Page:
If the voltage of either motor exceeds this supply reference voltage, then the microprocessor 26 reduces or decreases the velocity command which is communicated to the servo means controlling the motor. This velocity command is first converted to an analog signal via digital-to-analog converter 28, after which it proceeds to a velocity compensator 30. The signal from the position encoder 20 is communicated to a tachometer 32 which converts the signal from encoder 20 to a voltage signal. This value is combined with the signal from the converter 28 at velocity compensator 30.
In effect the velocity command from the microprocessor 26 results in a minor adjustment to the voltage driving the electrical motors for the take-up reel 12 and supply reel 10. The new voltage signal is amplified by amplifier 34, after which it is received by the servo for the motor driving reel 12. Preferably (although not required) the new voltage signal is also added to the voltage to the motor driving supply reel 10 via summer 36 and amplifier 38, as illustrated.
If the voltage at either motor exceeds the supply reference voltage, then the velocity command to the motor is reduced. Conversely, if less than all the available voltage is being utilized, then the velocity command is increased. Another way of stating this is that if the velocity of the tape is increased then the voltage requirement at the motors is increased. If the velocity of the tape is decreased, then the voltage requirement at the motors is decreased.
The tension sensor 16 operates in conventional fashion and communicates with tension compensator 40 which is capable of adjusting the voltage driving reel 10 to maintain the desired tension in tape 14 between reel 10 and reel 12.
The adaptive rewind system of this invention may be used in conjunction with reel-to-reel tapes and with tape cartridges, if desired.
FIG. 2 is a flow chart illustrating the logic of the microprocessor 26 used in the system of this invention. The timer interrupt refers to periodic sampling of the voltages at the first and second electrical motors driving the supply reel 10 and the take-up reel 12. The voltage at each such motor is determined at short intervals (e.g., every few milliseconds). The microprocessor 26 then compares the voltage at each motor to the "limit" which is the predetermined supply reference voltage for the system.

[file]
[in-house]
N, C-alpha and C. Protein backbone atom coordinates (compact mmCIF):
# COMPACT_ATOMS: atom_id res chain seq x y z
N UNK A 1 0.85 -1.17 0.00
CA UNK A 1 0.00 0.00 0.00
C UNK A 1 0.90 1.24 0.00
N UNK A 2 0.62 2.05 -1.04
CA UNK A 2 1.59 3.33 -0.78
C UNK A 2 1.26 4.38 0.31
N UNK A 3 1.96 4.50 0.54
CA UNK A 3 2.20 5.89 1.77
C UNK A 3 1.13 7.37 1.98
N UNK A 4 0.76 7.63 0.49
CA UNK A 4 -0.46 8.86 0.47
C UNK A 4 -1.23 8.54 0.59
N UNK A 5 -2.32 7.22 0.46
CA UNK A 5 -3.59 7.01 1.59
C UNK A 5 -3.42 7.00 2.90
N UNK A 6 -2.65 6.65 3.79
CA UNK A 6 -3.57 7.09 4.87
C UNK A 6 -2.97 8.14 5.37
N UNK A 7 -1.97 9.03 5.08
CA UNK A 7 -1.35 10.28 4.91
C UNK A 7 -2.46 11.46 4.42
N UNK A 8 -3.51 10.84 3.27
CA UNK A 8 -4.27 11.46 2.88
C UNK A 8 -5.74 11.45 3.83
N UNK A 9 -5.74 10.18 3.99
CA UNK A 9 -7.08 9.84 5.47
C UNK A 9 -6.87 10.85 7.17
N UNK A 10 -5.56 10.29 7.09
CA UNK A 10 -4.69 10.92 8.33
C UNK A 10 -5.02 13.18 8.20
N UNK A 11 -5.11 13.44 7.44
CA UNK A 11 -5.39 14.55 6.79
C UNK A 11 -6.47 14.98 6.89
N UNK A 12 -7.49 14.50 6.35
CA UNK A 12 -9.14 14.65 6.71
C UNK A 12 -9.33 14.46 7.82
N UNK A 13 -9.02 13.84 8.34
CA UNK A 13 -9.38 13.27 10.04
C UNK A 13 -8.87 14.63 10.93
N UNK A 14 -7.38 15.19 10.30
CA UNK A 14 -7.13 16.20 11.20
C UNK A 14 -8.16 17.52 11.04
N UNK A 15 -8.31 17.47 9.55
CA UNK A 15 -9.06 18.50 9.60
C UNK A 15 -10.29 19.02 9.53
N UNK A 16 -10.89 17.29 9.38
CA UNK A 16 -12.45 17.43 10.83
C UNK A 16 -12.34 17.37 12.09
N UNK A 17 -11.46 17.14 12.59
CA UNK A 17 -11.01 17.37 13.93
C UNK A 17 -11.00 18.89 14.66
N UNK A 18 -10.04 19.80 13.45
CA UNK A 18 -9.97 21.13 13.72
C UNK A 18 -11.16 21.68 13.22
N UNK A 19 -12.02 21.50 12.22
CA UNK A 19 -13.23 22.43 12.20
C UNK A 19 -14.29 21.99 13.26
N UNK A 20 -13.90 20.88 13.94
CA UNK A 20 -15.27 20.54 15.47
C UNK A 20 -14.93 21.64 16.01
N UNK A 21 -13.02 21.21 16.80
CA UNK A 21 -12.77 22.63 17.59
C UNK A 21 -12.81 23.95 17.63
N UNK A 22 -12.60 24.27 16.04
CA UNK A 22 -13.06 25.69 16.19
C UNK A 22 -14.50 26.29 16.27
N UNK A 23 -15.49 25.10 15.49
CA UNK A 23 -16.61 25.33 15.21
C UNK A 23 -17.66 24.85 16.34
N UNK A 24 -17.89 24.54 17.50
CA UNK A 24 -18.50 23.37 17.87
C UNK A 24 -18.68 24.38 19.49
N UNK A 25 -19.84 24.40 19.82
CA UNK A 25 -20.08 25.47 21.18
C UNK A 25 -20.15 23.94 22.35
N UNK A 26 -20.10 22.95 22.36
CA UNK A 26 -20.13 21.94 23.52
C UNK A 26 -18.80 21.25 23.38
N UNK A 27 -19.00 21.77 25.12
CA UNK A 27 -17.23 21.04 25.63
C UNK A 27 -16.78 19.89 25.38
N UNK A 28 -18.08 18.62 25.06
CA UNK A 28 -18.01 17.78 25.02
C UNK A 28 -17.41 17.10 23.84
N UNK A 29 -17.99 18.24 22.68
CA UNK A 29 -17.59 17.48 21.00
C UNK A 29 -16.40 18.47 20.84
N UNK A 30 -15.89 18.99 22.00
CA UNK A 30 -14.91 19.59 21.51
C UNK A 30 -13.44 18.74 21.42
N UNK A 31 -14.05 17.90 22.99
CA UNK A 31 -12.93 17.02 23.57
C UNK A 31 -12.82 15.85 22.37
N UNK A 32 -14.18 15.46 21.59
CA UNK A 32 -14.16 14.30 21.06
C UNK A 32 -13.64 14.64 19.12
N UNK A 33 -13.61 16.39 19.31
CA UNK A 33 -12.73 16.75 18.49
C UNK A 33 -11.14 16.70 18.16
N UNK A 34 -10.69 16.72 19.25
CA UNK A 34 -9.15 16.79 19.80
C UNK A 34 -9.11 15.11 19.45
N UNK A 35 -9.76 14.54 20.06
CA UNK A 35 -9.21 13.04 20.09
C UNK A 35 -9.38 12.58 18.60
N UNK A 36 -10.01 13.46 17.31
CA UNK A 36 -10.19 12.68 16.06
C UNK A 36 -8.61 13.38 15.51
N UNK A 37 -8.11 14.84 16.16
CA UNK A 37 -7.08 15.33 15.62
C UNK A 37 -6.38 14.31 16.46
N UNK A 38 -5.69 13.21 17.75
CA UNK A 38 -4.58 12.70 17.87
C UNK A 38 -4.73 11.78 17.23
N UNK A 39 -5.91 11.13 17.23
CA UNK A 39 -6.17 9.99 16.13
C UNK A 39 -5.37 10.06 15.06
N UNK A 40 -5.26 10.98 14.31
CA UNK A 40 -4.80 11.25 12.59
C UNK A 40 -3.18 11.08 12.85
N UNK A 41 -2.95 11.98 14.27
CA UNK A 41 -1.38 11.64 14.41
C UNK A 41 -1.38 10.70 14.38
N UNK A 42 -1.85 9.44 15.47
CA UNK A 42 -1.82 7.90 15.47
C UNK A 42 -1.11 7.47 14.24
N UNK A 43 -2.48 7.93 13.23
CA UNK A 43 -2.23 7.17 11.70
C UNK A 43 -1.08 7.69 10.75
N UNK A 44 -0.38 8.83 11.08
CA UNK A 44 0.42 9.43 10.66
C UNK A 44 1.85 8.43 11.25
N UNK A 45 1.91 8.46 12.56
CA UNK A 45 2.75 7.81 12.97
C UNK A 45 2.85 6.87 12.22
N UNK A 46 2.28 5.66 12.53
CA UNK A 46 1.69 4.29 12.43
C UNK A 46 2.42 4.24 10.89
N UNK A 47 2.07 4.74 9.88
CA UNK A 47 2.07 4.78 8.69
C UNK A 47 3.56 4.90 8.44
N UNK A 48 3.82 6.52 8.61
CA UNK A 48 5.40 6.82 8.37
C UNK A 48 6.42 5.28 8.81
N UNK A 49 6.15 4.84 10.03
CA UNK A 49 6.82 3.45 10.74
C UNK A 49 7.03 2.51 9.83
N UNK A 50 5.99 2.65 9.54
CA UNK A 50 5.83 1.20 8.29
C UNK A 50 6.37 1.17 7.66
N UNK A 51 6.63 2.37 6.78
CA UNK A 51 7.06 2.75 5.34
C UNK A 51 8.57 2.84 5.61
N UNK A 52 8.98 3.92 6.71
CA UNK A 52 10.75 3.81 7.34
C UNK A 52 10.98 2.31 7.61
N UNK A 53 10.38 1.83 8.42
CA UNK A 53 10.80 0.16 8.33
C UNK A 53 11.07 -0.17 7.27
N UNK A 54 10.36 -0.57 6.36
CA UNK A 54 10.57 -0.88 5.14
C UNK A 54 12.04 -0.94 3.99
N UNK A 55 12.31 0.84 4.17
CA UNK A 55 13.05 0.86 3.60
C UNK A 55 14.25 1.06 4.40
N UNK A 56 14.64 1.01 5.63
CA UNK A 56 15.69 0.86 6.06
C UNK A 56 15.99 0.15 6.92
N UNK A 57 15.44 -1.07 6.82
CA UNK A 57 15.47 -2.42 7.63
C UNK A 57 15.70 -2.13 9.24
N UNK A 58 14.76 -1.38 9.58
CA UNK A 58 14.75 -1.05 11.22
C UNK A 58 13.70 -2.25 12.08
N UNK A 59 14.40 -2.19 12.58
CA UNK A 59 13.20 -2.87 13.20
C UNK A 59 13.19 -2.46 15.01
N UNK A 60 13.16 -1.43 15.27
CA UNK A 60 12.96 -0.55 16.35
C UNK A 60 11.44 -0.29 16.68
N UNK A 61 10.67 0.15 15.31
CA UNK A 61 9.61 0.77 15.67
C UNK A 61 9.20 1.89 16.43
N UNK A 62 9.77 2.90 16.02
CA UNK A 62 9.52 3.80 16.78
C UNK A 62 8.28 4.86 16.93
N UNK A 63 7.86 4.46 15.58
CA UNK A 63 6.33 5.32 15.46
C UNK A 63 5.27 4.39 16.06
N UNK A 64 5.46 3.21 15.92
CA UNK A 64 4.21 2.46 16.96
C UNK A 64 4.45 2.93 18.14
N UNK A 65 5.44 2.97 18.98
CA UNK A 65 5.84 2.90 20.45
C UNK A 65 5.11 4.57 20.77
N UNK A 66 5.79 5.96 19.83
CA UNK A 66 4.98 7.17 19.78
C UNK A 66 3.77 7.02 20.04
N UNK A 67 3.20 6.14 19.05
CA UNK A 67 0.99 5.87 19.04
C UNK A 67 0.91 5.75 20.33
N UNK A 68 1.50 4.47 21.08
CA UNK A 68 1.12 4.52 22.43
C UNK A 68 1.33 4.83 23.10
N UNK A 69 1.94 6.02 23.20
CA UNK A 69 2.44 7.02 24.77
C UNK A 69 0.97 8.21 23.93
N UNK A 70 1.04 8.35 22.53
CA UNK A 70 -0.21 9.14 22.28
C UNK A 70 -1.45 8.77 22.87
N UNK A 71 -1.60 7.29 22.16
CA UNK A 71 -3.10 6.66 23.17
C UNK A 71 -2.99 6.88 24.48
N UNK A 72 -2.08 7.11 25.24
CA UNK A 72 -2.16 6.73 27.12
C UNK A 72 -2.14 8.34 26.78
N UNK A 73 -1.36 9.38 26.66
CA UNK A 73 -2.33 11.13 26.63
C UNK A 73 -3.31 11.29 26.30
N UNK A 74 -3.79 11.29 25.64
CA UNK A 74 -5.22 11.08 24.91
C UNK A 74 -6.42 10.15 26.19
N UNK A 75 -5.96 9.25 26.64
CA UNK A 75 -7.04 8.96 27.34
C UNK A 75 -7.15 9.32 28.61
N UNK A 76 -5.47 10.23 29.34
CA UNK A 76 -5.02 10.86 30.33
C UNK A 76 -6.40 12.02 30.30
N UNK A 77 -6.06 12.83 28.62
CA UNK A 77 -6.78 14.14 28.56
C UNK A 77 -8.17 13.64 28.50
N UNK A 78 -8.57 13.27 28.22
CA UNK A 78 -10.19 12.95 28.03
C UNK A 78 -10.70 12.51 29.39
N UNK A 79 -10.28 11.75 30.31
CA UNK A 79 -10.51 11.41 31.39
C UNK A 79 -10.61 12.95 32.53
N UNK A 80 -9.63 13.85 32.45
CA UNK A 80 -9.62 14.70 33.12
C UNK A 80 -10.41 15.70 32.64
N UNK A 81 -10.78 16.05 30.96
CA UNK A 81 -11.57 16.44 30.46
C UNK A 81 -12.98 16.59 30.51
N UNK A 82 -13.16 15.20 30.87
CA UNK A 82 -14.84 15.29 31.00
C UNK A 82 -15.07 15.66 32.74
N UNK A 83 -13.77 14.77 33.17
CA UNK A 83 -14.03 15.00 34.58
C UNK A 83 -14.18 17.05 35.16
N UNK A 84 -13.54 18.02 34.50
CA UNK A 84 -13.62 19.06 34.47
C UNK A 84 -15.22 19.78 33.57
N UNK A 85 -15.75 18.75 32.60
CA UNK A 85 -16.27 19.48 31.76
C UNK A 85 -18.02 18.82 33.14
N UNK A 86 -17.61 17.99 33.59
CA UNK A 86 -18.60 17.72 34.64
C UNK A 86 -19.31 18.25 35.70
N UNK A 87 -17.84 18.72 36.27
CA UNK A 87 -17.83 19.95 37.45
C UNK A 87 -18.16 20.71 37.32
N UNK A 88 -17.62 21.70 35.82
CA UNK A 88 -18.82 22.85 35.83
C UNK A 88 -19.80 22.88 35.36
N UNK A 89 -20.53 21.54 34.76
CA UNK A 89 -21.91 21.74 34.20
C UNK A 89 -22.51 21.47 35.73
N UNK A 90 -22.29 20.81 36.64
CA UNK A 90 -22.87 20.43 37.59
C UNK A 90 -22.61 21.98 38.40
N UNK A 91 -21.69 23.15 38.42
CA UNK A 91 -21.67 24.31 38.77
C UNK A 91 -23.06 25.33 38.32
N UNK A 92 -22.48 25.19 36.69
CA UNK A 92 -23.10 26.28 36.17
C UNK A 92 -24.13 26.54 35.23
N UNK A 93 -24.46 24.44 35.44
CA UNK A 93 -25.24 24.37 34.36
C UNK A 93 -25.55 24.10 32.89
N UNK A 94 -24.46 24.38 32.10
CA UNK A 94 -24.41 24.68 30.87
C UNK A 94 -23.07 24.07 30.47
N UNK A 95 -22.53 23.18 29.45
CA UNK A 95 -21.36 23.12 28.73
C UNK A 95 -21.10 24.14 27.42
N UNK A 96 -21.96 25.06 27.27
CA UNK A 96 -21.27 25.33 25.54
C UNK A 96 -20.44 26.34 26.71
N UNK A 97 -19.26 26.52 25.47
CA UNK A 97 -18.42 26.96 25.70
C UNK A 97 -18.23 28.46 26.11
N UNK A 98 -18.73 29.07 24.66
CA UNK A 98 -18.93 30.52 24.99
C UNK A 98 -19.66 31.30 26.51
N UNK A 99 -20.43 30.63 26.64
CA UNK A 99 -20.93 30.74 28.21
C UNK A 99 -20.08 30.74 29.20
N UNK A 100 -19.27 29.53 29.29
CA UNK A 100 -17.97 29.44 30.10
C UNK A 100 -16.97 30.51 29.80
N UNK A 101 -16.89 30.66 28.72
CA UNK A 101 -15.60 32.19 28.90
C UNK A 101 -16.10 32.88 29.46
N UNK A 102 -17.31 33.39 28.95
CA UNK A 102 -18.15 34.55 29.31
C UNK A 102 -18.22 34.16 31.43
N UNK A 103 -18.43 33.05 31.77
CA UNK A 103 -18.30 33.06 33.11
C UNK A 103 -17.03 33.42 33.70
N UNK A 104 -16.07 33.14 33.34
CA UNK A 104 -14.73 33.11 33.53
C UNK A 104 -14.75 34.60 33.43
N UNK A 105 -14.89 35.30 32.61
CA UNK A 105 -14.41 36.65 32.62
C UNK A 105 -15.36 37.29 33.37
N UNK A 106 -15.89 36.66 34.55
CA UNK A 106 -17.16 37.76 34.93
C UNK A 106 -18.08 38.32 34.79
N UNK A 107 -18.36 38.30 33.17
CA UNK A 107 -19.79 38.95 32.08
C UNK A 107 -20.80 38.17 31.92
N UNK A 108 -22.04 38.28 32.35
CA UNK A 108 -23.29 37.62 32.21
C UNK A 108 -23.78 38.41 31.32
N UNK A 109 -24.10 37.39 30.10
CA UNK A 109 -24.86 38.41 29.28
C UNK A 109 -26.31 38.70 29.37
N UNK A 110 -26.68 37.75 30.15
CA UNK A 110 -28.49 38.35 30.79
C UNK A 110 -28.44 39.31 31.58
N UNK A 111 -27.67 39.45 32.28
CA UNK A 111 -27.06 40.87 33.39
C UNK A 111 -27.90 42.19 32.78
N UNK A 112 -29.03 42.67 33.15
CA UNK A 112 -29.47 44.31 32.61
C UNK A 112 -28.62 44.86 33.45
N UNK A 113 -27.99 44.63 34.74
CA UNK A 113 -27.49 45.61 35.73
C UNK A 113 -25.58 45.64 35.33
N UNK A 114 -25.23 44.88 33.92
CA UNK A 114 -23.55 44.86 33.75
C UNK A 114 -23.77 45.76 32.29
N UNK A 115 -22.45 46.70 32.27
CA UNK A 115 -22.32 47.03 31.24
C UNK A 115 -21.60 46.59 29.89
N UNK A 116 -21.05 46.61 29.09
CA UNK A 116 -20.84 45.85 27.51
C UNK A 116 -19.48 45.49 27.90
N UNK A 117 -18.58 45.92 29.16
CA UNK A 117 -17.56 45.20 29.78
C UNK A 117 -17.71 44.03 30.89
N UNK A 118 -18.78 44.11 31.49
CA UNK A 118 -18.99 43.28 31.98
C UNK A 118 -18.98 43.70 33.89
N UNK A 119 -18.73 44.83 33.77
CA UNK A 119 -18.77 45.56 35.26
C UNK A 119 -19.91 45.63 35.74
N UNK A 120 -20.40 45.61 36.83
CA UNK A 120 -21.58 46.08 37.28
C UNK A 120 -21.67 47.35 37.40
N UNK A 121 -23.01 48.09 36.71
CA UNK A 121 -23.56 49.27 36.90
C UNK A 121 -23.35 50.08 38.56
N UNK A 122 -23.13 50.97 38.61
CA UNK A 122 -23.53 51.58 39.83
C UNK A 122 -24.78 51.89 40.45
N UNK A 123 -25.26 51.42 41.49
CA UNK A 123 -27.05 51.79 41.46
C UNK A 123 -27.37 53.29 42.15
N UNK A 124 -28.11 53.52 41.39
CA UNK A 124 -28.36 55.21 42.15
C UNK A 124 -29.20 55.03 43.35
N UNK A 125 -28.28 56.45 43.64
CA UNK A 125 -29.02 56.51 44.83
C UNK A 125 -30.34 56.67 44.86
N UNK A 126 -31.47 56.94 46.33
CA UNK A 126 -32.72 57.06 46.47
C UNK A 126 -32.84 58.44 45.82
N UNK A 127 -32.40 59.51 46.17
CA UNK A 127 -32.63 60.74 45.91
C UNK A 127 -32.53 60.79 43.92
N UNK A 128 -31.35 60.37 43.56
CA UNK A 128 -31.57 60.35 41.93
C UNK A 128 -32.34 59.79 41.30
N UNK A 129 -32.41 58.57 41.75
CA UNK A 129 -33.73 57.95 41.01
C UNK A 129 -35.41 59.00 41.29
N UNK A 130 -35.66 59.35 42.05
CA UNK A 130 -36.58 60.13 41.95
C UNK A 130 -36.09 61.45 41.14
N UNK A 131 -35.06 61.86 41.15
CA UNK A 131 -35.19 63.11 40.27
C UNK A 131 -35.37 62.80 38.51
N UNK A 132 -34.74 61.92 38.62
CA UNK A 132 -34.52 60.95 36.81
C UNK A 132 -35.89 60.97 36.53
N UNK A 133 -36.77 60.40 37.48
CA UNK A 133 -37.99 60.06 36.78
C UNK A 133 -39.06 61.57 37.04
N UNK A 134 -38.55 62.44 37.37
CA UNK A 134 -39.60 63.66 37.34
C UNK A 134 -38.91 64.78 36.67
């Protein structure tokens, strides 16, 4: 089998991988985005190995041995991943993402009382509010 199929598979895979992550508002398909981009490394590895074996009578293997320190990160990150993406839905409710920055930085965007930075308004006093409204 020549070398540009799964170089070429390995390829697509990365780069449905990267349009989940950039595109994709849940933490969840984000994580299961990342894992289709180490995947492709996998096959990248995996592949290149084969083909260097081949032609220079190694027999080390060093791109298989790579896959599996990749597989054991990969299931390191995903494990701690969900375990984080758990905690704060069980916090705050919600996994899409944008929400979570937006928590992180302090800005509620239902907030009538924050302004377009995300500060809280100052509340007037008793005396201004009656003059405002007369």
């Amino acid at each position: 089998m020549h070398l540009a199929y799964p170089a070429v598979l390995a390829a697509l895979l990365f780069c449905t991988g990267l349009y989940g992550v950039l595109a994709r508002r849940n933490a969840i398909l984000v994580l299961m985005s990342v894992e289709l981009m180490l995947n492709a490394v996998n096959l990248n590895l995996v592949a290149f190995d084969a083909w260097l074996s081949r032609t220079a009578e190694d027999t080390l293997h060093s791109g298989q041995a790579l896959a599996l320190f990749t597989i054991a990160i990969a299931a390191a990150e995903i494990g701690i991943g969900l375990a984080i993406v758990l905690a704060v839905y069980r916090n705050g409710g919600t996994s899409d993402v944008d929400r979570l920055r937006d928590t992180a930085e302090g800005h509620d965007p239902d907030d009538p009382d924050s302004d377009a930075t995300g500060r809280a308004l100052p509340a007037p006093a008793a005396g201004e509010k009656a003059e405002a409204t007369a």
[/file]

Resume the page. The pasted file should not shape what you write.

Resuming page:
If the voltage at both of the motors is less than the supply reference voltage, then the velocity command is increased by a small increment. If the voltage at one of the motors exceeds the supply reference voltage, then the velocity command is decreased by a small increment. In this manner the microprocessor 26 assures that the velocity of the tape while being wound from one reel to the other is maximized by driving at least one of the motors with a voltage essentially equal to the supply reference voltage, while neither motor exceeds the supply reference voltage.
In another embodiment of the system of the invention a microprocessor may be used to perform all of the functions of microprocessor 26 plus those contained within the boundaries of dotted line 42 in FIG. 1.
|Cited Patent||Filing date||Publication date||Applicant||Title|
|US3551775 *||Sep 12, 1968||Dec 29, 1970||Westinghouse Electric Corp||Current limit protection for individual motors for a multimotor drive system|
|US3606201 *||Jul 15, 1969||Sep 20, 1971||Sperry Rand Corp||Constant speed,constant tension tape transport|
|US3704401 *||Jul 20, 1970||Nov 28, 1972||Intern Computer Products Inc||Dual motor control|
|US3805127 *||Mar 26, 1973||Apr 16, 1974||Ampex||Motor drive circuit|
|US4015799 *||Nov 14, 1975||Apr 5, 1977||International Business Machines Corporation||Adaptive reel-to-reel tape control system|
|US4227129 *||Jan 29, 1979||Oct 7, 1980||Spin Physics, Inc.||Apparatus for detecting the speed of an electric motor|
|US4502647 *||Dec 29, 1982||Mar 5, 1985||Storage Technology Corporation||Tape attached sensor|
|JPS59226695A *||Title not available|
|SU851714A1 *||Title not available|
|Citing Patent||Filing date||Publication date||Applicant||Title|
|US5125592 *||Dec 18, 1990||Jun 30, 1992||Sony Corporation||Tape transport system with servo gain responsive to detected tape tension|
|US5720442 *||Jul 16, 1996||Feb 24, 1998||Hitachi, Ltd.||Capstanless tape driving method and information recording and reproduction apparatus|
|US6841953||Jul 5, 2001||Jan 11, 2005||Linak A/S||Control for two or more dc motors, in particular actuators for adjustment of furniture|
|WO2002003526A2 *||Jul 5, 2001||Jan 10, 2002||Jeppe Bastholm||A control for two or more dc motors, in particular actuators for adjustment of furniture|
|U.S. Classification||318/7, G9B/15.073, G9B/15.054|
|International Classification||H02P5/50, G11B15/54, G11B15/46, H02P5/00|
|Cooperative Classification||G11B15/46, H02P5/50, G11B15/54|
|European Classification||G11B15/54, H02P5/50, G11B15/46|
|Sep 3, 1986||AS||Assignment|
Owner name: HEWLETT-PACKARD COMPANY, PALO ALTO, CA., A CORP OF
Free format text: ASSIGNMENT OF ASSIGNORS INTEREST.;ASSIGNOR:WAY, PETER;REEL/FRAME:004598/0936
Effective date: 19860903
Owner name: HEWLETT-PACKARD COMPANY, A CORP OF CA.,CALIFORNIA
Free format text: ASSIGNMENT OF ASSIGNORS INTEREST;ASSIGNOR:WAY, PETER;REEL/FRAME:004598/0936
Effective date: 19860903
|Oct 1, 1991||FPAY||Fee payment|
Year of fee payment: 4
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Year of fee payment: 8
|Oct 25, 1999||FPAY||Fee payment|
Year of fee payment: 12
|Jan 16, 2001||AS||Assignment|